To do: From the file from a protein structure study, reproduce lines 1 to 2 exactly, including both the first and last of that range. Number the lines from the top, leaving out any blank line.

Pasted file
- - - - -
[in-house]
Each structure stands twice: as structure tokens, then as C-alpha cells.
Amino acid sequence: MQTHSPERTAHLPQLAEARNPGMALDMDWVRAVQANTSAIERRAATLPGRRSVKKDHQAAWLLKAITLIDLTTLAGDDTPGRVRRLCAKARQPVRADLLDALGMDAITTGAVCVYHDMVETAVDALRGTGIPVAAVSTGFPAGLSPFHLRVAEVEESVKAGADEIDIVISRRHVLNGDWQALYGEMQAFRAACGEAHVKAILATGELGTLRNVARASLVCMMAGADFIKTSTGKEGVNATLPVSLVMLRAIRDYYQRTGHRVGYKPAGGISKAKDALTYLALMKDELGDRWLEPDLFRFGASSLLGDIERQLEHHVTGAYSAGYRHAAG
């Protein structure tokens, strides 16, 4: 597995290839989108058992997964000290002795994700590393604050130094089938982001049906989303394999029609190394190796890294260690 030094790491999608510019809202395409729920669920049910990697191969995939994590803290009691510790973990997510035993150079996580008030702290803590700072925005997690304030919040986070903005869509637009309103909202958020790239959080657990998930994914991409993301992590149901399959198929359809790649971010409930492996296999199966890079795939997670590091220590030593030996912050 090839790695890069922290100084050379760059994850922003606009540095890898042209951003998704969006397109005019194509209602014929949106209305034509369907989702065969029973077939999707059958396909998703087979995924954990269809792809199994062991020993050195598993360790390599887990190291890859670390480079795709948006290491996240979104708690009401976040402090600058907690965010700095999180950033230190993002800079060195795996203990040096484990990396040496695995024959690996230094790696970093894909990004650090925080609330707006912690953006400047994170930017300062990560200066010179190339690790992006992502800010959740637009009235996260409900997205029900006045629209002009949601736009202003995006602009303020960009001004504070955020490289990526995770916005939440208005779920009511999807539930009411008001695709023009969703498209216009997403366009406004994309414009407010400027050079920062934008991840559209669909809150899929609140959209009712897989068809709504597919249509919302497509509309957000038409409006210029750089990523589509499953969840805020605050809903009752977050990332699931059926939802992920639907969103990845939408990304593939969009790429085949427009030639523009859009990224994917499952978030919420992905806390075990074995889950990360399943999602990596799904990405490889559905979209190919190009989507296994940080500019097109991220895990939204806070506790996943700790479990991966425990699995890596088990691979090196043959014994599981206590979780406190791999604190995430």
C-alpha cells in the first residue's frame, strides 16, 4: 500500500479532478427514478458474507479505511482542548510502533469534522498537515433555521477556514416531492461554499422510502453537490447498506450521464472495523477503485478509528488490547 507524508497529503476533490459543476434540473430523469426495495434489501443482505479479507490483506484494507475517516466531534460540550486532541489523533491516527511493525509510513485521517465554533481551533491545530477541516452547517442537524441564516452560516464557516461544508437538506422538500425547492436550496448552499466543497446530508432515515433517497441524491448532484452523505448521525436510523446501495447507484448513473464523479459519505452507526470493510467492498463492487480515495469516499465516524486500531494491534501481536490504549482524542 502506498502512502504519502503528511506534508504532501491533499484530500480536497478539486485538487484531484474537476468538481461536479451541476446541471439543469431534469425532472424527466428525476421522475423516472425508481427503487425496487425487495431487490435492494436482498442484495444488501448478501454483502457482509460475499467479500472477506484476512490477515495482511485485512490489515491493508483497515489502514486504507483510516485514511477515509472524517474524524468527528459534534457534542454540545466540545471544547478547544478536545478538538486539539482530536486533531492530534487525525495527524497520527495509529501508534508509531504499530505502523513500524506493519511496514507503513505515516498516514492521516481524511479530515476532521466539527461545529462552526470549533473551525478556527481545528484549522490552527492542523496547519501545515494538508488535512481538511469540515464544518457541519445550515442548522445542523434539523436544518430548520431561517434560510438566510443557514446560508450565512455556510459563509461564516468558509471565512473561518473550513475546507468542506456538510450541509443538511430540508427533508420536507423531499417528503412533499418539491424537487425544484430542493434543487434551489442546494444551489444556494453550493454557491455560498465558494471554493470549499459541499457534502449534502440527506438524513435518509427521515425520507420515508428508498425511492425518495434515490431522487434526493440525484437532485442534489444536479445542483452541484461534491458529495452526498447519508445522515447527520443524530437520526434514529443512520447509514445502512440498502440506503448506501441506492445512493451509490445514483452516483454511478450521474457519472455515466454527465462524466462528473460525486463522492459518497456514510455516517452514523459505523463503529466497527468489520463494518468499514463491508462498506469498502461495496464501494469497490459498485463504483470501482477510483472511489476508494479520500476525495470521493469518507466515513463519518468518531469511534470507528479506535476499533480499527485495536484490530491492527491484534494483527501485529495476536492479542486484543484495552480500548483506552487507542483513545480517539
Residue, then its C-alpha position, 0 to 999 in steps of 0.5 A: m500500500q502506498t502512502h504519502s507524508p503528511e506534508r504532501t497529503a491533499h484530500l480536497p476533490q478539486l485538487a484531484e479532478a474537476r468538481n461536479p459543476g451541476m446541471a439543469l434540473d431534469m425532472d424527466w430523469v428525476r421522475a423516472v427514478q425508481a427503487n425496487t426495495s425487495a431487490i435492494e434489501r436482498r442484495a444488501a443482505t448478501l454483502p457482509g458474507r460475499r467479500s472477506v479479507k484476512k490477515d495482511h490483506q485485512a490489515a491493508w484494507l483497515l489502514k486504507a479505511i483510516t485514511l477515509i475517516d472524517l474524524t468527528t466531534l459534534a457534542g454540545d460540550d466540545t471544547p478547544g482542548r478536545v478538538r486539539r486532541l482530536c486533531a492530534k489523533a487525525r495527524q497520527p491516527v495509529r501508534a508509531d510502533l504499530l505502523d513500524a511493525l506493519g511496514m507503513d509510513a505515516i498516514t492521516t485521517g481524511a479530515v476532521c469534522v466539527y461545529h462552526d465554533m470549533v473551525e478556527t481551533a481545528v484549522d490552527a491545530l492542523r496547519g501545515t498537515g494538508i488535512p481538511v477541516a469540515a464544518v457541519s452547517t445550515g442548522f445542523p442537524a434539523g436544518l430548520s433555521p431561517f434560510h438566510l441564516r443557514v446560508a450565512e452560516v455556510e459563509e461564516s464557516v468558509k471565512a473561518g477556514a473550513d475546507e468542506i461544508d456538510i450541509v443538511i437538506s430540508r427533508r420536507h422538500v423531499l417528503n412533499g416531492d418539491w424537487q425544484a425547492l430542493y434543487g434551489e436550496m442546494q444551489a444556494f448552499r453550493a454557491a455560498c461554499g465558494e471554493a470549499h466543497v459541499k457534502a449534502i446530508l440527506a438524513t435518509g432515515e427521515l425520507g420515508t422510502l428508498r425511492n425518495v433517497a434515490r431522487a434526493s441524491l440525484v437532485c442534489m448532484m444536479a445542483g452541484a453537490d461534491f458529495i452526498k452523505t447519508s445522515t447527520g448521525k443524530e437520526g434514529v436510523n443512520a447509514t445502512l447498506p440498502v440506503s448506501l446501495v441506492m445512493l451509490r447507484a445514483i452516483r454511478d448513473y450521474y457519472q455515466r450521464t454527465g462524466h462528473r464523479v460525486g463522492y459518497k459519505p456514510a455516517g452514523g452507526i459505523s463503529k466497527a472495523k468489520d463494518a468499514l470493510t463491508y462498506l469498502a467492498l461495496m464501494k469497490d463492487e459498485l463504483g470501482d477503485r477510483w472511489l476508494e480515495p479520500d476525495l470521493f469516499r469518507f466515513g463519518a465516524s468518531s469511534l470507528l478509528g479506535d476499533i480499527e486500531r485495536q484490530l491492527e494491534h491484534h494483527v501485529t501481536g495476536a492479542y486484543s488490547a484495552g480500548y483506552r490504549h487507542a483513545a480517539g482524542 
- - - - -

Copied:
[in-house]
Each structure stands twice: as structure tokens, then as C-alpha cells.